CAIRO – Here’s a look at protests and reaction across the Middle East and elsewhere Sunday over an anti-Muslim film produced in the United States:
ALGERIA: Representatives of the Islamist bloc in Algeria’s parliament denounced the film during a meeting with U.S. Ambassador Henry Ensher. The group, Alliance of Green Algeria, criticized the film for “exacerbating the clash of civilizations rather than blessing reconciliation and dialogue,” according to a statement from one of the three parties that make up the bloc. The lawmakers are asking the U.S. to sanction the filmmakers and to prevent the film’s distribution.
IRAN: In Iran, thousands of clerics gathered in their seminaries across the country to protest the film. Ahmad Khatami, an ally of the country’s top leader Ayatollah Ali Khamenei, told a gathering in Qom that protests should continue to teach the U.S. and Israel that they are not capable of confronting Islam. Also in Iran, a semi-official religious foundation in Iran has increased a reward it had offered for the killing of British author Salman Rushdie to $3.3 million from $2.8 million, a newspaper reported. The hardline Jomhoori Eslami daily and other newspapers reported the move appeared to be linked to protests over the film.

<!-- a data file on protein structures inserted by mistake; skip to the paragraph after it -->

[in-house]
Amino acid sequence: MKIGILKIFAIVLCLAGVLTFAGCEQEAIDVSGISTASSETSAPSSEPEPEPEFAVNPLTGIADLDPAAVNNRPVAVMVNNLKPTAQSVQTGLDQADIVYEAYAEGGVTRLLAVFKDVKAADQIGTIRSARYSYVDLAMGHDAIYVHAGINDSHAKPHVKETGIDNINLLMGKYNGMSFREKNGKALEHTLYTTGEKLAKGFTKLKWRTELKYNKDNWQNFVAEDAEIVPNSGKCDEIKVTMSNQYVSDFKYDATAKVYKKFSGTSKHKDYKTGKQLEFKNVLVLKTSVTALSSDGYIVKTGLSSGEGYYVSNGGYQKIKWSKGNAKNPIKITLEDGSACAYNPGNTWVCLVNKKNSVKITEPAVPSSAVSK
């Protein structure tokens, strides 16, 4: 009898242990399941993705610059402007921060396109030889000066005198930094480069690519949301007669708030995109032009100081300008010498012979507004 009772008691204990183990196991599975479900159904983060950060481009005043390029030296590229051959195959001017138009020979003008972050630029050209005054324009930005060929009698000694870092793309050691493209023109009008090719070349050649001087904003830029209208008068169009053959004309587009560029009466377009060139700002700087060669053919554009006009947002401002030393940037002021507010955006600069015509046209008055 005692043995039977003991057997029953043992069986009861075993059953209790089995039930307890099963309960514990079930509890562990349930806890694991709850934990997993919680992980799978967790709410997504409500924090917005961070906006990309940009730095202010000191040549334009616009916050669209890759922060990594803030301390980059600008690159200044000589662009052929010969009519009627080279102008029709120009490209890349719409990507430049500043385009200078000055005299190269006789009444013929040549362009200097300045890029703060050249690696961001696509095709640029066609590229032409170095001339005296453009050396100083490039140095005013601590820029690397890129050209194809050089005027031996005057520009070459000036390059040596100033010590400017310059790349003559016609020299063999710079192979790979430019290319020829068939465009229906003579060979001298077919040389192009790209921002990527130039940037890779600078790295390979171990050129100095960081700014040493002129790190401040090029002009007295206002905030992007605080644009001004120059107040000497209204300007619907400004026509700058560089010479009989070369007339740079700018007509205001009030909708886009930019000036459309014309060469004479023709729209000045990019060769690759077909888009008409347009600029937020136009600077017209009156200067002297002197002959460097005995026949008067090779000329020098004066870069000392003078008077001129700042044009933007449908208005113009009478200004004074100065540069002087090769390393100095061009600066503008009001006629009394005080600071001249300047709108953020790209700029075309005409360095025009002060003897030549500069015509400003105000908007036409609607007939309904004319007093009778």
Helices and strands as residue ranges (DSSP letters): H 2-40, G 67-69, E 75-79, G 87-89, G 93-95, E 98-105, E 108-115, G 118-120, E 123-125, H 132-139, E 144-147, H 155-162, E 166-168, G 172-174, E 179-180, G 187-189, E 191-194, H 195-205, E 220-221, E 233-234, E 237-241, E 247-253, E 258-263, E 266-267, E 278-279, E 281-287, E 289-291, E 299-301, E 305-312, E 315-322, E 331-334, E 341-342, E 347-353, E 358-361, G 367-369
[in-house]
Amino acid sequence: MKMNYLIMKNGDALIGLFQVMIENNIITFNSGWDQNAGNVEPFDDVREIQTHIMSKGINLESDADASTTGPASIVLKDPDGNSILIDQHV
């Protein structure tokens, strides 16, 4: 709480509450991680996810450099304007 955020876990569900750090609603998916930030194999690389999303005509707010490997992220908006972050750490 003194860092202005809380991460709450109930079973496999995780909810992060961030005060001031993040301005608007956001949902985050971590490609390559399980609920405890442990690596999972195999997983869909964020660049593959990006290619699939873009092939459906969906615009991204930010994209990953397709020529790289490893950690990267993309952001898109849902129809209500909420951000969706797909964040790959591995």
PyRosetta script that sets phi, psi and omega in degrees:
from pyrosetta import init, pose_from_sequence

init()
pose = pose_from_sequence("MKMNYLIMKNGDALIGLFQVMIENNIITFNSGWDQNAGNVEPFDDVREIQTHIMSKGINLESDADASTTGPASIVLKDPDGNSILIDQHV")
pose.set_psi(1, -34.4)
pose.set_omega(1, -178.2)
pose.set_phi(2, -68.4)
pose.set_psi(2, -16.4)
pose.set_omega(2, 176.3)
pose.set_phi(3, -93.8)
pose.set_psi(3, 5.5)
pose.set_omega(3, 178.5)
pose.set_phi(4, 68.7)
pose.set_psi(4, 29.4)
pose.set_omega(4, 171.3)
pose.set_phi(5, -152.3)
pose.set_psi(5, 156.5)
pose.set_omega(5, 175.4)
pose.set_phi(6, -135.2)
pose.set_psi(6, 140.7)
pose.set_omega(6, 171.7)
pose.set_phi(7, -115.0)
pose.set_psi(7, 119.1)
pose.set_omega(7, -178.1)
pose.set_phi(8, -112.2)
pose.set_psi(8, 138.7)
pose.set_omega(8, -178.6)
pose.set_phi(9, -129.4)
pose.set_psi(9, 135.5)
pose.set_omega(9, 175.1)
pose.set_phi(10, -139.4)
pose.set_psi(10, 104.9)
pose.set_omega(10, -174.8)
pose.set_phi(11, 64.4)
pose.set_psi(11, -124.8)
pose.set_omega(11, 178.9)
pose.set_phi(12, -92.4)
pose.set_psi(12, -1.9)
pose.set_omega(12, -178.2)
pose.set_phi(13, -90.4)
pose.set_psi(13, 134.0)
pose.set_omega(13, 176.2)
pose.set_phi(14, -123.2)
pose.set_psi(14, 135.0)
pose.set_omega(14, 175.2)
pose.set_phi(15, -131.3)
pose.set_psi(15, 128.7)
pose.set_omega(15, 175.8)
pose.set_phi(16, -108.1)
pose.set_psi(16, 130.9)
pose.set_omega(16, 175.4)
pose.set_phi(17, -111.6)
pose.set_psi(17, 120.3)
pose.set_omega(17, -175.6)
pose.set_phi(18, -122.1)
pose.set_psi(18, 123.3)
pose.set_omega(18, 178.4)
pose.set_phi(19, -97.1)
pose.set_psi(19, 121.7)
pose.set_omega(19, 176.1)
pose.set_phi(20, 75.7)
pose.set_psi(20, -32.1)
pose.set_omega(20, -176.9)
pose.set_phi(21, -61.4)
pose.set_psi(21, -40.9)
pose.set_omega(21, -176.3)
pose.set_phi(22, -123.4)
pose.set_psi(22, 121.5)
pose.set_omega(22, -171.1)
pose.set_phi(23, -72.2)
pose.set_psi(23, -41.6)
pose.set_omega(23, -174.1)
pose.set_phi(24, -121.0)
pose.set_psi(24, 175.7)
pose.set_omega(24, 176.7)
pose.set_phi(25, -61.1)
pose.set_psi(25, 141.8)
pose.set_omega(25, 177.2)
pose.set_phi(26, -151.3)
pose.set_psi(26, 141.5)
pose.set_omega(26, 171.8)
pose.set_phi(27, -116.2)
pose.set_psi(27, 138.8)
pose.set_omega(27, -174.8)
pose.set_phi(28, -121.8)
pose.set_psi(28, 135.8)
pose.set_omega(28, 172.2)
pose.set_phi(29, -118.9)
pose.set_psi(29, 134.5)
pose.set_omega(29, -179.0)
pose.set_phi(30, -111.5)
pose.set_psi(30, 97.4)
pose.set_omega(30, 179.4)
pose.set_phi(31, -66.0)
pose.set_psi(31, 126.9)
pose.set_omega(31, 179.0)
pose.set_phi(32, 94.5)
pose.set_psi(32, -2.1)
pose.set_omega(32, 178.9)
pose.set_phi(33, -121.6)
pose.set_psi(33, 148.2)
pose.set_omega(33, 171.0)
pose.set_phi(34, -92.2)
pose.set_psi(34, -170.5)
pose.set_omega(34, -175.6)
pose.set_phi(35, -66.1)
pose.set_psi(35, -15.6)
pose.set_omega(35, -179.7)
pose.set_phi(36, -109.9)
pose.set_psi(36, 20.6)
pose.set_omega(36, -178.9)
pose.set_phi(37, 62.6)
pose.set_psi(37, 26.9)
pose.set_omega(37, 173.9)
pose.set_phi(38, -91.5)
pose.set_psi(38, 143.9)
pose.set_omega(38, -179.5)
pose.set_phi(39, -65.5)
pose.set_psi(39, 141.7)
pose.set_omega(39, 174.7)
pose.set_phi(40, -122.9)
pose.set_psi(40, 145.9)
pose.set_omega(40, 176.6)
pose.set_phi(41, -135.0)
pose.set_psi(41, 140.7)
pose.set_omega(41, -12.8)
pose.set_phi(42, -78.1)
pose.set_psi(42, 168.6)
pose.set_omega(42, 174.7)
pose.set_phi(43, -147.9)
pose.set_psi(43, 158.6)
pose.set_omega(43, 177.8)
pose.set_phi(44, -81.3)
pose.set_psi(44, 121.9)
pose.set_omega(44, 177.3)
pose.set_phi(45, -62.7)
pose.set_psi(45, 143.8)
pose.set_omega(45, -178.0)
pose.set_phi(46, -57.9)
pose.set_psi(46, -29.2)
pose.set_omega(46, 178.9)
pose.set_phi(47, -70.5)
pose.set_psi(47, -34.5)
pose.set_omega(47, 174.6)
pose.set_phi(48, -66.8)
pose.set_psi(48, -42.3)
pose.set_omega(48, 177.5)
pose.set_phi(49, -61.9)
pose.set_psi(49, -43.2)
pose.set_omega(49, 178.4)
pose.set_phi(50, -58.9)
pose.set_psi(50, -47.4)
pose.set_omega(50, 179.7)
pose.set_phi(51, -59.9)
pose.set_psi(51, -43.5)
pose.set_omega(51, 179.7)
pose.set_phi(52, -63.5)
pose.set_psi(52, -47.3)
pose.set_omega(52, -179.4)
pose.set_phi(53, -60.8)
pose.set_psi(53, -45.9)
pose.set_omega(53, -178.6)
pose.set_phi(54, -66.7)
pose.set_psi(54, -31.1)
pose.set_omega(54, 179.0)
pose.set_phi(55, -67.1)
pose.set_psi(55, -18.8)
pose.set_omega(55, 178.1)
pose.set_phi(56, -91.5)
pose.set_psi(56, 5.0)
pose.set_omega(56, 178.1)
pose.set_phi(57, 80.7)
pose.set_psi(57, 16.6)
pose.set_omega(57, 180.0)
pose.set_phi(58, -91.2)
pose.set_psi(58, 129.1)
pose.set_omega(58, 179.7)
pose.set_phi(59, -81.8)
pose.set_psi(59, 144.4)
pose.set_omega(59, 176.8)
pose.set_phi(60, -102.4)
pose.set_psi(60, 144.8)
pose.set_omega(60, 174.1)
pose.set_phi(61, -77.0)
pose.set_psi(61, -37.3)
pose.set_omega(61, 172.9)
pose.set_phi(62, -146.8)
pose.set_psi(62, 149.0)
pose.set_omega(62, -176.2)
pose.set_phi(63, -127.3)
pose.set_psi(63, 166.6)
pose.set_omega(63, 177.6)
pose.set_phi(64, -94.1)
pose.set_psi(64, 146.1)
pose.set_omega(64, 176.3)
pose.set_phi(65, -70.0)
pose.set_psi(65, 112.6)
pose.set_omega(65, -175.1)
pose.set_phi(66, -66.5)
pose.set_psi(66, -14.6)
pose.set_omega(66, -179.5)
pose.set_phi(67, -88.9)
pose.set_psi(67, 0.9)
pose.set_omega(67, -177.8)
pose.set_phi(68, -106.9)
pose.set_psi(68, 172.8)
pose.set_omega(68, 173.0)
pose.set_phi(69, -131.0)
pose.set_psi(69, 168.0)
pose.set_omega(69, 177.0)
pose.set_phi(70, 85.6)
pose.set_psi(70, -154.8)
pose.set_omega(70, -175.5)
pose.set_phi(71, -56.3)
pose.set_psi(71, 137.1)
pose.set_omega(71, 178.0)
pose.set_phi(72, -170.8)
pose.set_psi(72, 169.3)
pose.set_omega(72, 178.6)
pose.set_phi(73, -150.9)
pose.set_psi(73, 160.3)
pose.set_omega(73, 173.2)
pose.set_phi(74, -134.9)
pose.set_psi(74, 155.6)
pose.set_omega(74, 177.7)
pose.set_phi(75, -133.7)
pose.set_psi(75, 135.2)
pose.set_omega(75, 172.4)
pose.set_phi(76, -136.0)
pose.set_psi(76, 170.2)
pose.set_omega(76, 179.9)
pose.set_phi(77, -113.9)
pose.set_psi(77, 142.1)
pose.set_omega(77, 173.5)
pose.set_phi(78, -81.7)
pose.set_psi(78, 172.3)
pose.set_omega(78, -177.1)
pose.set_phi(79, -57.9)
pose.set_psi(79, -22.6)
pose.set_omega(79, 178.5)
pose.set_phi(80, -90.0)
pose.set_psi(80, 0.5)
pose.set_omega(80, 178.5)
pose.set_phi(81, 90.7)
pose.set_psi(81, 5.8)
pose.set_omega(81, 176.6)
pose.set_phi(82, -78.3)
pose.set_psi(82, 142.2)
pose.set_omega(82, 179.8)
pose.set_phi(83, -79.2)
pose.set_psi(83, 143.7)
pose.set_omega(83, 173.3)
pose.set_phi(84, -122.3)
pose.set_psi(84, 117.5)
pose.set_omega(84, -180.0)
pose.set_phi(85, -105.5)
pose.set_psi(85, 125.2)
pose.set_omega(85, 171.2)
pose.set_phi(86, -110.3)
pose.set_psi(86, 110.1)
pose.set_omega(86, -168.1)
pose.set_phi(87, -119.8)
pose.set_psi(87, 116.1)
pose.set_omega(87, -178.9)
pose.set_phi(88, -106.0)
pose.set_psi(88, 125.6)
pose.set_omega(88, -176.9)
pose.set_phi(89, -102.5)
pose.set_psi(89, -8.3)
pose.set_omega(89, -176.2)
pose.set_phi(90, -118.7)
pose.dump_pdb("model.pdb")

NIGER: The Islamic Council of Niger has asked Muslims not to attack Christian churches to protest the recent film. Niger’s religious leader proposed the creation of a confederation that would include representatives of all religions to foster “dialogue ... and peaceful coexistence between religions.”